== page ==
Oh yeah, you read that correctly. The four-hour work week is by no means a new idea, in fact, there’s a book itself, aptly named The Four-Hour Work Week, which actually dropped on bookshelves around the world in 2007.
Since COVID-19 hit at the beginning of 2020, ideas around what a four-day work week could look like have been passed around like a packet of gum around the office and from here, flexible working hours, career blueprints and even our cliche ideas of the “digital nomad” have evolved even further.
So why all this new-found attention on author Tim Ferriss concept of the four-hour working week? And how can you actually make it a reality for you? Lucky for you, we took it upon our goodwill to read The Four-Hour Work Week to let you know what it’s all about.
What Is The Four-Hour Work Week?
Basically written out of frustration from his corporate days of work, Tim Ferris (like a new-age Dumbledore casting spells over work as we know it) decided to document how he took himself out of the nine-to-five slog and geared his income towards fostering a lifestyle he wanted filled with a whole heap of travel. The book itself is basically a handy little bible filled with tips and tricks on how to unlearn the usual five-day work week to earn income on the go and live pretty much anywhere you want. It aims to show you how you can start living your life in a “lifestyle-led way” rather than a “career-led” way.
This is something that has been idealised by digital nomads, a subculture of workers which has been characterised by mobility, financial freedom and time control. It’s not about sacrificing your life towards the idea of retirement, it’s about kicking back with a margarita on a beach every damn day of your life.
How You Can Apply The Four-Hour Work Week Principles
To start, there’s an acronym-fuelled recipe which promises to help you whittle your 40-hour week down to the magic four. Taking the form of “DELA”, this acronym starts with Defining your goals, eliminating distractions, liberating yourself from the office and finally, automating your income.
Define Your Goals By Appling The Pareto Principle
Alright guys, it’s time for some quick math. Tim brings up a concept which was initially brought about by a late nineteenth-century economist called Vilfredo Pareto. The principle (which somehow evolved from Pareto’s pea-growing hobby) is that roughly 80 per cent of your work output comes from 20 per cent of your actual effort.
That means in your eight-hour workday, instead of focusing on productivity, you’re organising your inbox, on your phone, grabbing coffee—the works. Meaning 80 per cent of your day is pretty damn useless.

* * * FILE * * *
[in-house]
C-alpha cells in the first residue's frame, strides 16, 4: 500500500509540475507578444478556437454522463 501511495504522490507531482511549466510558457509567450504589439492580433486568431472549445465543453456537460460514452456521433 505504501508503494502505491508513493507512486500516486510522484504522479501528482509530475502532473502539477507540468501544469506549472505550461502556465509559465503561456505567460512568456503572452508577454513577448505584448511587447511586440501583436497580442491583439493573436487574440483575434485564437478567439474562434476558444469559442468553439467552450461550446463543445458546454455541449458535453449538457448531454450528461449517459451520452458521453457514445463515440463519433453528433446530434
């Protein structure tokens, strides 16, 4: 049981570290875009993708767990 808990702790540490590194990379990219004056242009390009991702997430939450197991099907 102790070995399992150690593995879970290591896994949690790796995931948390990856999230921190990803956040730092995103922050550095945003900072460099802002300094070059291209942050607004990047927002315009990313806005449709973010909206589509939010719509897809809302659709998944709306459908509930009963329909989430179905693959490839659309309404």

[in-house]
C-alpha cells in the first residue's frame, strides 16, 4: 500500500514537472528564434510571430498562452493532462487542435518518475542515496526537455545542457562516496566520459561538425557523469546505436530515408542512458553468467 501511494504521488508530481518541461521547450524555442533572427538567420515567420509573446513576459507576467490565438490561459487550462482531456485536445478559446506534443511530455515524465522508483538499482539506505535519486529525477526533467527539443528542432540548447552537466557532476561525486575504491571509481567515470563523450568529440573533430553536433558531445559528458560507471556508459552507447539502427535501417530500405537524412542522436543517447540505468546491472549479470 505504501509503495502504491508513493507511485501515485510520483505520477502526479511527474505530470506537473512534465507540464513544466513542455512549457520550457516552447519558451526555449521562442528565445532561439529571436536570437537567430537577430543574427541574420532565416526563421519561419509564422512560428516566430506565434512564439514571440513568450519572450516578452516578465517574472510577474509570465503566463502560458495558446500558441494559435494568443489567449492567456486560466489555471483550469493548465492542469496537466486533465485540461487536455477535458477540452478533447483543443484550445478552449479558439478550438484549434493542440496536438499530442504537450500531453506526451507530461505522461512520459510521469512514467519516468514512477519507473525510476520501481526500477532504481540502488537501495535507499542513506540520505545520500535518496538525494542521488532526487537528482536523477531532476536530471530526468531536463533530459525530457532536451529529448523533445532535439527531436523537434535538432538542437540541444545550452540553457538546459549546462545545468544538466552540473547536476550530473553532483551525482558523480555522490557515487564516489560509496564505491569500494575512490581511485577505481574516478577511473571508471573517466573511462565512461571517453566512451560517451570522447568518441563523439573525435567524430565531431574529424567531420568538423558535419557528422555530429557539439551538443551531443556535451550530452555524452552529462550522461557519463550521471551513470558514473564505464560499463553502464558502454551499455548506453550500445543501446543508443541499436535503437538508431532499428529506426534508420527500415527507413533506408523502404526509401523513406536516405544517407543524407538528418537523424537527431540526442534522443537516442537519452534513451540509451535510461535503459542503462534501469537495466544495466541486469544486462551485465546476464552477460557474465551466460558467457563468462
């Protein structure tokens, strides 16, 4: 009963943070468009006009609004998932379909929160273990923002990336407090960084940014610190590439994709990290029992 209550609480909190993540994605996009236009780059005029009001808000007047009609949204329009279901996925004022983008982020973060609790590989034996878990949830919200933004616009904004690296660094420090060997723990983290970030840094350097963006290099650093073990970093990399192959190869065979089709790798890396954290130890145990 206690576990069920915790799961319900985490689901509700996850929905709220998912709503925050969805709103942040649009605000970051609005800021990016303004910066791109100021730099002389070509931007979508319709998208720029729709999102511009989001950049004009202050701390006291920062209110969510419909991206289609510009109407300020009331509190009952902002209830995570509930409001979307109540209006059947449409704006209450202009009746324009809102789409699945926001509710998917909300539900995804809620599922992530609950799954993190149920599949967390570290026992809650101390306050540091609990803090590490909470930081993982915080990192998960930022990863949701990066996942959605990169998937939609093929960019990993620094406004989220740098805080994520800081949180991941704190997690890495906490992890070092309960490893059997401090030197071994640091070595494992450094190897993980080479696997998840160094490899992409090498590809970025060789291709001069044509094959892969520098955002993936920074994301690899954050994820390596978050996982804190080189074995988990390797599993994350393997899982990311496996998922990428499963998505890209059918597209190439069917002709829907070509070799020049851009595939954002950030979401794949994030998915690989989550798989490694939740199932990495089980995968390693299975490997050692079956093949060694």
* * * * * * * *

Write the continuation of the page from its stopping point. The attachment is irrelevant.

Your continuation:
If you actually try and execute the Pareto Principle and prioritise 20 per cent of your tasks that lead to 80 per cent of results by trying to complete them in as little time as possible, you’ll reduce all the useless activity.
Eliminate Distractions And Don’t Check Your Emails First Thing In The Morning
Another hot tip in Tim Ferriss’ The Four-Hour Work Week is to wean yourself off checking your emails first thing in the morning (gamechanger). When starting your day, it’s suggested that you get started on prioritising those top 20 per cent tasks—straight away. The idea being you’ll finish all the important tasks before midday. At the start, it’s all about checking your emails once in the afternoon and once in the evening but once you slip away from old habits, the book says you’ll nail checking your emails once weekly like a boss.
Liberate Yourself And Escape The Office Environment
Pending your work situation, this part of the book is all about getting those flexible work hours flowing (which, off the back of COVID-19, shouldn’t seem too trivial). This bit is all about introducing remote working if your job hasn’t already got these conditions going for you. With a couple of focuses like increasing your value to the company, you work for, providing increased output when you do work remotely, proposing a trial period and then expanding the time you work remotely.
Automate A Side Hustle
Now, with your remote working down pat and a new workday structure (20 per cent of your prioritised tasks ideally being completed before midday), the book says you should be able to pull off something around a 10-hour working week. We’re a bit dubious but curious, to say the least.
Anyway, from here, it’s about creating some passive income, so you’ll have to create a business that works pretty much with little to no effort on your part ie. it runs itself. If you’re creating a product that needs to be distributed, you can hire a company to do that and then hire an agency to maintain the website so you don’t have to. The book then delves into the beauty of personal assistants or VAs (virtual assistants) who can take on the workload for you.
Now check out the best career books to inspire your next move.
Image credit: Brooklyn Morgan
Editor's note: Urban List editors independently select and write about stuff we love and think you'll like too. Urban List has affiliate partnerships, so we get revenue from your purchases.